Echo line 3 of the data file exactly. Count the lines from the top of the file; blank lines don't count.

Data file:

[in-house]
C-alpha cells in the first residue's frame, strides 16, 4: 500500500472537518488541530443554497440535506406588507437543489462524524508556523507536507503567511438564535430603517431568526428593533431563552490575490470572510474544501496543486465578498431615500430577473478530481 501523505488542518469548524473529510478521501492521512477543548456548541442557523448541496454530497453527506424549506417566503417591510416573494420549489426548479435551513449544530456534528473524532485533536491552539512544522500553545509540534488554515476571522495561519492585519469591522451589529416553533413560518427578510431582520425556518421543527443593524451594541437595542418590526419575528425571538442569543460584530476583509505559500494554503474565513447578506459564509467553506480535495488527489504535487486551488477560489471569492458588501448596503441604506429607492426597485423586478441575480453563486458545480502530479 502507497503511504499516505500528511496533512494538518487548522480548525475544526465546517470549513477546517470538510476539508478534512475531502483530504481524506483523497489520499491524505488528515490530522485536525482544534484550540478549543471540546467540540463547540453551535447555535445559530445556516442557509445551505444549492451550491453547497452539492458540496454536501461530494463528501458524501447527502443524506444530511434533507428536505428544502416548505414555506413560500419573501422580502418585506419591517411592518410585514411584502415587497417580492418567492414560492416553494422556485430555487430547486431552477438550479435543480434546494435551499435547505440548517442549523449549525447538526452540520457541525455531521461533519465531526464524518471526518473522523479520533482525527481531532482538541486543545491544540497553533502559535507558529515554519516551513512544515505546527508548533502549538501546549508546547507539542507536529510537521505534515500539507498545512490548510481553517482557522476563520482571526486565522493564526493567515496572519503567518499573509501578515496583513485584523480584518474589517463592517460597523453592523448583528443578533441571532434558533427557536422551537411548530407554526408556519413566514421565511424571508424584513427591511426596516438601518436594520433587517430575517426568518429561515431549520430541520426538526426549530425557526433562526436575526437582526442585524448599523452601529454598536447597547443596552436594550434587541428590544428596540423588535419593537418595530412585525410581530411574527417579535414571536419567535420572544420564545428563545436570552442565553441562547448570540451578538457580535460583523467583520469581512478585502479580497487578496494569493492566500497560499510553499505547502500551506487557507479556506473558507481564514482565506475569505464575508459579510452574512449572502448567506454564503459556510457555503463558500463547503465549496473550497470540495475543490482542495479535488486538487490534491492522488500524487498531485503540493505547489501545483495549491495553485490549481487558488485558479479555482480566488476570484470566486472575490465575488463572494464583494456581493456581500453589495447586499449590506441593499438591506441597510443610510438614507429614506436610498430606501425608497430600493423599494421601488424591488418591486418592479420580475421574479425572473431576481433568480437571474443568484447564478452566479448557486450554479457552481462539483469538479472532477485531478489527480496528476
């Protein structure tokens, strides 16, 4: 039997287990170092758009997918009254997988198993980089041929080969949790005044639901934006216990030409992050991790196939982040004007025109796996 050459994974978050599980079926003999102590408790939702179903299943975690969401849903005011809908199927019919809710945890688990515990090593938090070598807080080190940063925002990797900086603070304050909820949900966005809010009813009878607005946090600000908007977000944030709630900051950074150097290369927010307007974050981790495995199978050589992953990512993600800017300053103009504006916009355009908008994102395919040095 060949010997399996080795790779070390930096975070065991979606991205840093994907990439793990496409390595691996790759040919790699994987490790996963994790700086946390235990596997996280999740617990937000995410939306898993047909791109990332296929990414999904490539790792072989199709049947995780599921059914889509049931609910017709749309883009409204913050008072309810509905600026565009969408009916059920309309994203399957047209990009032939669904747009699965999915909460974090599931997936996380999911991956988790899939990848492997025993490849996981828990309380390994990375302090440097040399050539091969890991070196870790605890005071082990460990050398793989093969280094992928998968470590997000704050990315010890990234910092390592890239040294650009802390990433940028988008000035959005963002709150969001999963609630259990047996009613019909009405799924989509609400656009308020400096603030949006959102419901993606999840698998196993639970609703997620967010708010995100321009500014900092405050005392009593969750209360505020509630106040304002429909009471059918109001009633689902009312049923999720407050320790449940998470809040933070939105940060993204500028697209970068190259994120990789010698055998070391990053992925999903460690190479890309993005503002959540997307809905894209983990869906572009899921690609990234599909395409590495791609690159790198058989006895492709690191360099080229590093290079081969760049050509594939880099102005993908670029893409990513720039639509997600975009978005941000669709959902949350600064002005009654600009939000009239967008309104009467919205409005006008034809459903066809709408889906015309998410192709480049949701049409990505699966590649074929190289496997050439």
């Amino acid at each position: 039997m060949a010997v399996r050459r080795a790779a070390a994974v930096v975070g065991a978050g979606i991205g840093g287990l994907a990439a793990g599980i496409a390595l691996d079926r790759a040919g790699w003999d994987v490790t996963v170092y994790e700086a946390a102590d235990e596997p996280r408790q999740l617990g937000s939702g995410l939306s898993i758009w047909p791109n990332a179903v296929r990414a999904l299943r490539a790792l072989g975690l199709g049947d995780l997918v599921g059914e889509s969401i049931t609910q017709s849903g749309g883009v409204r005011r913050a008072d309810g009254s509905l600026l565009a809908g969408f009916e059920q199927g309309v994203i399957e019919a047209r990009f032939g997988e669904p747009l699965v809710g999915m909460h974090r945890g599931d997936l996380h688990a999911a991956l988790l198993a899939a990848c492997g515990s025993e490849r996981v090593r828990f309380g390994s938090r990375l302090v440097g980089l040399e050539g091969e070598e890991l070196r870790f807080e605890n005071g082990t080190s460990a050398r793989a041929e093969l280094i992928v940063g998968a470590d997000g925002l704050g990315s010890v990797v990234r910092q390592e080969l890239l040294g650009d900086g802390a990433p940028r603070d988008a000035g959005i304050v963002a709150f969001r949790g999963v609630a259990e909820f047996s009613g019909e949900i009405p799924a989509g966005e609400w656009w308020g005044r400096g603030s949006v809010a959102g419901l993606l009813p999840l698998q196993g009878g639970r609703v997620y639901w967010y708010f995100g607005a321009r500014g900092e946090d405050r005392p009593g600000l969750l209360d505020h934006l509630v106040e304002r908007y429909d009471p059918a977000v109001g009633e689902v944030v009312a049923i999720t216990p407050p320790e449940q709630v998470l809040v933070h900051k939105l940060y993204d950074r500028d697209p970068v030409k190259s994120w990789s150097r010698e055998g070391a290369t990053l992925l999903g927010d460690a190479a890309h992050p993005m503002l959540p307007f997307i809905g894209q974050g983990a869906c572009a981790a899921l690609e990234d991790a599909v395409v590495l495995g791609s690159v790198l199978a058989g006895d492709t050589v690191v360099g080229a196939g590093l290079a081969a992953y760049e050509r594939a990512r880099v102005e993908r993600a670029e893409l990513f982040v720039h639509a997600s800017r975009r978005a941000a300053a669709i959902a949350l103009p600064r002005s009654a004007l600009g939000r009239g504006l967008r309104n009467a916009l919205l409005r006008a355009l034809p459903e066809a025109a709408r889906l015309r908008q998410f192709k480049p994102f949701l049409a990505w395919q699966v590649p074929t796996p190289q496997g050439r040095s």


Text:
């Protein structure tokens, strides 16, 4: 039997287990170092758009997918009254997988198993980089041929080969949790005044639901934006216990030409992050991790196939982040004007025109796996 050459994974978050599980079926003999102590408790939702179903299943975690969401849903005011809908199927019919809710945890688990515990090593938090070598807080080190940063925002990797900086603070304050909820949900966005809010009813009878607005946090600000908007977000944030709630900051950074150097290369927010307007974050981790495995199978050589992953990512993600800017300053103009504006916009355009908008994102395919040095 060949010997399996080795790779070390930096975070065991979606991205840093994907990439793990496409390595691996790759040919790699994987490790996963994790700086946390235990596997996280999740617990937000995410939306898993047909791109990332296929990414999904490539790792072989199709049947995780599921059914889509049931609910017709749309883009409204913050008072309810509905600026565009969408009916059920309309994203399957047209990009032939669904747009699965999915909460974090599931997936996380999911991956988790899939990848492997025993490849996981828990309380390994990375302090440097040399050539091969890991070196870790605890005071082990460990050398793989093969280094992928998968470590997000704050990315010890990234910092390592890239040294650009802390990433940028988008000035959005963002709150969001999963609630259990047996009613019909009405799924989509609400656009308020400096603030949006959102419901993606999840698998196993639970609703997620967010708010995100321009500014900092405050005392009593969750209360505020509630106040304002429909009471059918109001009633689902009312049923999720407050320790449940998470809040933070939105940060993204500028697209970068190259994120990789010698055998070391990053992925999903460690190479890309993005503002959540997307809905894209983990869906572009899921690609990234599909395409590495791609690159790198058989006895492709690191360099080229590093290079081969760049050509594939880099102005993908670029893409990513720039639509997600975009978005941000669709959902949350600064002005009654600009939000009239967008309104009467919205409005006008034809459903066809709408889906015309998410192709480049949701049409990505699966590649074929190289496997050439």